The arrow shelf is a slight cutout on the riser on which the arrow rests. Some traditional bows do not have a shelf and the arrow is rested on the fingers. An arrow shelf does result in a more accurate arrow. Good shelf / sight window design will make the bow capable of shooting a wider range of arrows and will be more forgiving of a less than perfect release. There are a number of ways to shape the arrow shelf and three basic types of shelf design as shown in 8igure 7.

Figure 5: Nocking grooves (2); Figure 6: Shaping the bow; Figure 7: Shelf design> Figure 5: Nocking grooves (2); Figure 6: Shaping the bow; Figure 7: Shelf design

The radiused shelf is common in longbows and recurves and reduces the amount of arrow to bow contact. The flat shelf is common on older type recurves, but is not recommended as there is too much arrow to bow contact. The best option, providing the least amount of arrow to bow contact is the ridged shelf. Additional good arrow shelf design features are beveled edges and narrow sloping shelves which help to limit contact between the arrow and bow. Now before we can get to the final finishing we must tiller the bow – a very important step that we must not attempt to bypass in our excitement to want to shoot our creation! Tillering comprises the gradual bending of the bow over a period so that the glass and wood fibres can have time to orient and "bed" themselves. If this is done gradually the bow will not break. During the tillering process it must also be established that the limbs are bending equally and in the same places and are not twisting.

In the next article we will look at how to make a tillering stick and how to go about the tillering process.

About the Author

Cleve Cheney

Cleve Cheney

Cleve Cheney,  hunting and environmental editor of Africa’s Bowhunter is a very well known figure in bow hunting and in conservation circles in South Africa. Cleve Cheney has been in conservation for 27 years, of which 20 years were spent with the National Parks Board – most of it in the Kruger National Park. During the time spent in the Kruger National Park Cleve culled no less than 50 elephants with a rifle and he has hunted most African game during culling operations.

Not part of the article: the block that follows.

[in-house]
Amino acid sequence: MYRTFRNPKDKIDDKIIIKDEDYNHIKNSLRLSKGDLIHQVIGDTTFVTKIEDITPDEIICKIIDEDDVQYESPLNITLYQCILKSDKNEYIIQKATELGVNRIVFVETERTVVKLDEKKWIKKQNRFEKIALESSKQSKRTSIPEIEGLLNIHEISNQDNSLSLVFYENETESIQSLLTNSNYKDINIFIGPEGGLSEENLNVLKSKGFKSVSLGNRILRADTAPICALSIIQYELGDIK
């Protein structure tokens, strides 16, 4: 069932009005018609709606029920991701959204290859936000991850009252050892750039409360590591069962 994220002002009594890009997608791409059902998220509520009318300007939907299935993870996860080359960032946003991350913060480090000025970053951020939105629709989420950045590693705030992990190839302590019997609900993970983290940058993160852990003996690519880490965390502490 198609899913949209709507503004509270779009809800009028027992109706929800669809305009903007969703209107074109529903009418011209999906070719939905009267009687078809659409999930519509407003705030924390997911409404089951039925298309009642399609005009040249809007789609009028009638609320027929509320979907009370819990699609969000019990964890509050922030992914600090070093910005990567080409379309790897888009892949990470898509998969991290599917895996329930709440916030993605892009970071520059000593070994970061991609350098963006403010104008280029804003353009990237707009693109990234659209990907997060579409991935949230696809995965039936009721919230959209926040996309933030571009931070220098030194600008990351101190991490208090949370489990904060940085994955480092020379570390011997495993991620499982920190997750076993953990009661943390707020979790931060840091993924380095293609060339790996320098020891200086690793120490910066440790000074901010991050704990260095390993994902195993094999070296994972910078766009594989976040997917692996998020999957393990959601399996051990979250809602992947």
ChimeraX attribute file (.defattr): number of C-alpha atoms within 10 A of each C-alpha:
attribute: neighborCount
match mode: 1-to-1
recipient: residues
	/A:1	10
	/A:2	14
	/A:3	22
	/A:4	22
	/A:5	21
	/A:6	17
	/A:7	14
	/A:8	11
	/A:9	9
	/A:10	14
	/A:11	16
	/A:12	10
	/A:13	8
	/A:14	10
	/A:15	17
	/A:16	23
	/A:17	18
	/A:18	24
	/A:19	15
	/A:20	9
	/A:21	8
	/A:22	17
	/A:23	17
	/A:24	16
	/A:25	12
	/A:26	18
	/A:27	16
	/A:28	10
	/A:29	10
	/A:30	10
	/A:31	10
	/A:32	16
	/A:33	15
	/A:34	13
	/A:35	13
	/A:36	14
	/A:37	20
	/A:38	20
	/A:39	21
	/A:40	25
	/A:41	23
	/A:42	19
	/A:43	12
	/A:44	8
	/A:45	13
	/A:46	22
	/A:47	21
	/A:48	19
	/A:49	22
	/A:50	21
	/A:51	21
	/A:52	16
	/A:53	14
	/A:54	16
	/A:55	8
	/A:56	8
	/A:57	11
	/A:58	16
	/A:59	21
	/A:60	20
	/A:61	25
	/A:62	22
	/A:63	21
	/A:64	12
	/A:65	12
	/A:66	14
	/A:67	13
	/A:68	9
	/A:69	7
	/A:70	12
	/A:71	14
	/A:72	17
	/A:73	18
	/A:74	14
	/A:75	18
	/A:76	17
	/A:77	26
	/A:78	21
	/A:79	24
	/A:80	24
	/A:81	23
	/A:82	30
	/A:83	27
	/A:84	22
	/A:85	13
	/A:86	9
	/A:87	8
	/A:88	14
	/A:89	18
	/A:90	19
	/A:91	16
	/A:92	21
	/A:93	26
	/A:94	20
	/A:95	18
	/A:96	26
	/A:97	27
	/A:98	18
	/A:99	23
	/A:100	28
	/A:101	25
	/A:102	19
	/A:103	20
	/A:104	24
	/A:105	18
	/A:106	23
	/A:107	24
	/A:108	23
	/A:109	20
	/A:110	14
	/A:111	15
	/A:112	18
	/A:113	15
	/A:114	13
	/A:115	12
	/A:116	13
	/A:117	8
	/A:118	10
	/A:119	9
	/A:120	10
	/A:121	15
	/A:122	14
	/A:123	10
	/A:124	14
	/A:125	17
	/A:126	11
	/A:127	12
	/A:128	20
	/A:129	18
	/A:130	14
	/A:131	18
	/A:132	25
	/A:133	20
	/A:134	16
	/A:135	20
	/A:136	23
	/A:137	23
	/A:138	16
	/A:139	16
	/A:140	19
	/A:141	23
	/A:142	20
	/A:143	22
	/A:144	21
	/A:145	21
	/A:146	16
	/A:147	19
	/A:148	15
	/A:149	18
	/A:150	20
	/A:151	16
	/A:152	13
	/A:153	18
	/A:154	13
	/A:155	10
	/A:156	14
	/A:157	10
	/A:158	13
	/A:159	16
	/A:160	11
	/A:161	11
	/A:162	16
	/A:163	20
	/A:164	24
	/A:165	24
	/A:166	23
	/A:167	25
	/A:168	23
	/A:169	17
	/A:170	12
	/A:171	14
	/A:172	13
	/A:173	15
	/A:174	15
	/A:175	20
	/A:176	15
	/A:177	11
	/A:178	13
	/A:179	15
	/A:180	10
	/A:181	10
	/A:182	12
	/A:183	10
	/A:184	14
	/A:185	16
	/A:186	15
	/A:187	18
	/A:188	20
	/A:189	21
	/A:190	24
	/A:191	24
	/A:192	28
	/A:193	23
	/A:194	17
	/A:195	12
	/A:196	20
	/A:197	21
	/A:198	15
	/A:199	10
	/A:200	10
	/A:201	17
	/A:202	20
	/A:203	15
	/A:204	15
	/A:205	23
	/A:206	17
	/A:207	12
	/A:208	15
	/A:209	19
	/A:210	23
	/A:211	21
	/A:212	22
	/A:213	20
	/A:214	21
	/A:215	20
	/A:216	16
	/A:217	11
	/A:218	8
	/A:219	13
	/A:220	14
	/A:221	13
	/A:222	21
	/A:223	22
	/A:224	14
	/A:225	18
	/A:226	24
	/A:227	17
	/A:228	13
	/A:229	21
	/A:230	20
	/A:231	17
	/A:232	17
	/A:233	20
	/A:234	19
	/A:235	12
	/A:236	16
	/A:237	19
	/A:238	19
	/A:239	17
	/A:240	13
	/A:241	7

Cleve has also been an avid bow hunter for 22 years and he has an extensive technical knowledge on bows, arrows and broadheads. Cleve is also an accomplished bowyer and has built many recurves over the years. He began offering bowhunting education courses more than 15 years ago. Until recently, Cleve was a lecturer at the South African Wildlife College where was a lecturer and instructor. He has a diploma in Nature Conservations and a MA degree in animal Physiology. Over the years Cleve has written more than a hundred articles on tracking, hunting, survival skills, and bow and rifle hunting. He started an 18 month long professional hunters course at the SA Wildlife College where he trained the first group of professional hunters.

Cleve has trained many bow hunters and his educative articles on how to hunt African game, as well as many other articles on different aspects of archery bow hunting an bush skills has been published in Africa’s Bowhunter, Game and Hunt magazine, Universal Hunter and many other magazines. He has been the lead article writer for Africa’s Bowhunter for more than 14 years.

His book on tracking, The Comprehensive Guide to Tracking: In-depth information on how to track animals and humans alike, is probably the most in-depth study on this subject available. For those who want to learn more than the basics, this book is a treasure trove of tracking information, insights, methods, and knowledge. The book is divided into logical sections: teaching yourself to track; understanding wildlife behavior; identification of tracks and signs; gait patterns and pressure release; blood trailing; tracking specific animals; track, stalk, and approach; bird, reptile, and invertebrate sign; man tracking; and dangers in the bush.